Photo by Katherine GilyardDaniel Downer, executive director of The Bros in Convo Initiative, addresses attendees during the “Covering the LGBTQ+ communities: Anti-LGBTQ+ measures, COVID-19 and reporting insights” panel.
Reporters covering LGBTQ people are encouraged to go beyond umbrella statistics, become familiar with appropriate terminology and avoid framing stories in ways that further stigmatize the community.
Those are just a few of the key takeaways from the “Covering the LGBTQ+ communities: Anti-LGBTQ+ measures, COVID-19 and reporting insights” panel at Health Journalism 2022. The presentation also focused on health care inequities and discriminatory legislation like Florida’s “Don’t Say Gay” bill.
The panel — moderated by Naseem Miller, senior health editor for The Journalist’s Resource — also included Brad Sears, executive director and associate dean of the University of California, Los Angeles School of Law, Daniel Downer, executive director of The Bros in Convo Initiative, Dallas Ducar, CEO of Transhealth Northampton, and Jen Christensen, a CNN producer and immediate past president of the National Association of LGBTQ Journalists.
Panelists urged reporters to get it right. “As health journalists, we have an opportunity to educate people in a really straightforward way,” said Christensen, “It’s exciting to think that you get a chance to talk about something a lot of your audience hasn’t heard about before.”
Usha Lee McFarling
Note: This Q&A has been edited for clarity.
How long have you been an AHCJ member? Who or what inspired you to join?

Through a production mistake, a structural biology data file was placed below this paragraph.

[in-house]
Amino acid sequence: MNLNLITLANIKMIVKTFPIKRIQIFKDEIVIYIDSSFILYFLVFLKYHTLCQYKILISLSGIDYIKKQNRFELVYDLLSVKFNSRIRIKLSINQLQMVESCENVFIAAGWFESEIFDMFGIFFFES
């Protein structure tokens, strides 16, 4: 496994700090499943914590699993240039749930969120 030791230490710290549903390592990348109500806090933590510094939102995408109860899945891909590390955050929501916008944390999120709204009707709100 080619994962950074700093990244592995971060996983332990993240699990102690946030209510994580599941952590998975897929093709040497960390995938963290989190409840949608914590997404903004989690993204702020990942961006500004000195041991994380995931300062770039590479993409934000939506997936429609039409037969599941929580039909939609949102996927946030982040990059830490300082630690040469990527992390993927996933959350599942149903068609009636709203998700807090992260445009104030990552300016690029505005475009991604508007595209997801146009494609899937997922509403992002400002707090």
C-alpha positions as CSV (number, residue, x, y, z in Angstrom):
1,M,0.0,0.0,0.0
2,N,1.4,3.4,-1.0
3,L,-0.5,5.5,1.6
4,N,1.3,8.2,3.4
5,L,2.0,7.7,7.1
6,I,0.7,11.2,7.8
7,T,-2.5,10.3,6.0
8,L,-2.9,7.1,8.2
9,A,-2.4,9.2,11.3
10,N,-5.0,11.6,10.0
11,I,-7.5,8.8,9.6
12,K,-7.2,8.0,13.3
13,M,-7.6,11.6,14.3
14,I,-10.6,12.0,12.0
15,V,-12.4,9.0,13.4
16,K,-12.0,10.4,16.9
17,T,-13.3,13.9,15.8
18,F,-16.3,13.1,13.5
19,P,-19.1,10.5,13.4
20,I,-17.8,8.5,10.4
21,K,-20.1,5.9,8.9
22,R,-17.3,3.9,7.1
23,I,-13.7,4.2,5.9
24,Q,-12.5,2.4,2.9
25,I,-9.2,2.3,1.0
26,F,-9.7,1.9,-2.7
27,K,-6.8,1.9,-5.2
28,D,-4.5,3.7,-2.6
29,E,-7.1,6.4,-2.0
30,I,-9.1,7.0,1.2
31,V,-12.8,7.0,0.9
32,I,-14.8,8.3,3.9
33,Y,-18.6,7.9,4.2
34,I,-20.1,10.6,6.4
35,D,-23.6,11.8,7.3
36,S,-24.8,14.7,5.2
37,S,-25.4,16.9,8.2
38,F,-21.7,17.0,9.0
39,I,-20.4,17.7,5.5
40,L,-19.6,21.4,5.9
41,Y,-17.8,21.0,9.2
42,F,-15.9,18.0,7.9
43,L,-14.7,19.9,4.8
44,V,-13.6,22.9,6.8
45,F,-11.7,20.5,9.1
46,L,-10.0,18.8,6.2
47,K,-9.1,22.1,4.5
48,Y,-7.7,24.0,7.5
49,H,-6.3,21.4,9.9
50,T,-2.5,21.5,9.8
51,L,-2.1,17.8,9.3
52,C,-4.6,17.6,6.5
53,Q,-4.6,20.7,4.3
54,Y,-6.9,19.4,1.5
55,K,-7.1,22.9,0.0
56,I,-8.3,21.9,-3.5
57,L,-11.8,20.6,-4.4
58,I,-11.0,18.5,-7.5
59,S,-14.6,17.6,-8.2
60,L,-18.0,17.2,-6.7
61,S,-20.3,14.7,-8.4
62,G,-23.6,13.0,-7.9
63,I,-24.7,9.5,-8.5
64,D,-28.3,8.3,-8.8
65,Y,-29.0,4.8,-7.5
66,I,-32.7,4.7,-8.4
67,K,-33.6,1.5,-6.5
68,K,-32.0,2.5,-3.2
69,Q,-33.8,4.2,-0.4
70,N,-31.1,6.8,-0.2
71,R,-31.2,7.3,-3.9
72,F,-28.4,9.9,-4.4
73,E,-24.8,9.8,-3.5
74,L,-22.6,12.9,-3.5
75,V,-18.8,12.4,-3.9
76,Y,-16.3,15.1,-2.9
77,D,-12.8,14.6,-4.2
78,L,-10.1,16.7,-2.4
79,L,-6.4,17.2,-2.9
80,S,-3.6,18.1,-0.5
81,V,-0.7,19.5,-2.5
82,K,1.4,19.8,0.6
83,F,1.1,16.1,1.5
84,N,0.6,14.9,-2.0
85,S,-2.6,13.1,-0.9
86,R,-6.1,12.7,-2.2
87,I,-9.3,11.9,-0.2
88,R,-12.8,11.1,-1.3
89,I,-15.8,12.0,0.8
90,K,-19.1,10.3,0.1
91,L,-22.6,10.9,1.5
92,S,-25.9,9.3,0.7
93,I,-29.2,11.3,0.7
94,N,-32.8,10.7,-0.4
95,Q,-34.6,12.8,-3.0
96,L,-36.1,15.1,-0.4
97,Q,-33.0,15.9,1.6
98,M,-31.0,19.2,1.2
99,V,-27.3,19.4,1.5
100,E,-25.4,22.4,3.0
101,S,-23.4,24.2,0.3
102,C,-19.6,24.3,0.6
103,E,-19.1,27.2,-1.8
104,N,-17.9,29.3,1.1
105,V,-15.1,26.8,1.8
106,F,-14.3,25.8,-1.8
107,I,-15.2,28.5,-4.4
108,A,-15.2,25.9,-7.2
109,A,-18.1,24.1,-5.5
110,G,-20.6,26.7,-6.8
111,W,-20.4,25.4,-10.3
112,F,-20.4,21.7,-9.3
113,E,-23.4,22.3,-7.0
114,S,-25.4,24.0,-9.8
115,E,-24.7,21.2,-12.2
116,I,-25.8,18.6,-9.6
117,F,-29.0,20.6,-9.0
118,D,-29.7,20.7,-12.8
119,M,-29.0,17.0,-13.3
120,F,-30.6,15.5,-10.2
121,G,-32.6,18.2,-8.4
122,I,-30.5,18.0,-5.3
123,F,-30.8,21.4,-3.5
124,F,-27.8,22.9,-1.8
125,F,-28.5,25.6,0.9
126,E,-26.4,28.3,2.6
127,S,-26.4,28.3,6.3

I have been an AHCJ member for about a month. I joined prior to coming to the conference. I’m thrilled to be an award winner this year, which is what introduced me to AHCJ. I was invited to the conference because of the award, but I immediately felt like I needed to join the organization.
Congratulations! What award did you win?
I won the first place award for beat reporting. I was thrilled and honestly humbled and surprised because there’s a pandemic going on. Reporting on the pandemic has been phenomenal by so many beat reporters — but I don’t cover the coronavirus. … I cover health equity. So for me to be chosen for this award was really meaningful and a sign that issues of racial and ethnic health disparities are really on everyone’s radar now.
(Click here to read McFarling’s award-winning story: “The whitest specialty”)
How far did you travel to the conference?
I’m from Los Angeles. Remarkably, I got a nonstop flight from my hometown airport of Burbank, which is right by my house. It was a really easy flight, because for me it’s like a two hour drive to LAX.
Only me and two other people were masked on my flight, and that was a little bit jarring. I haven’t taken many flights since 2019. This was my first flight since the mask mandate was lifted. I was surprised how many people were unmasked and how many people were confused. A lady behind me said, “Oh, we’re not supposed to wear our masks,” and I thought, “Oh, gosh, the messaging is so messed up on this.”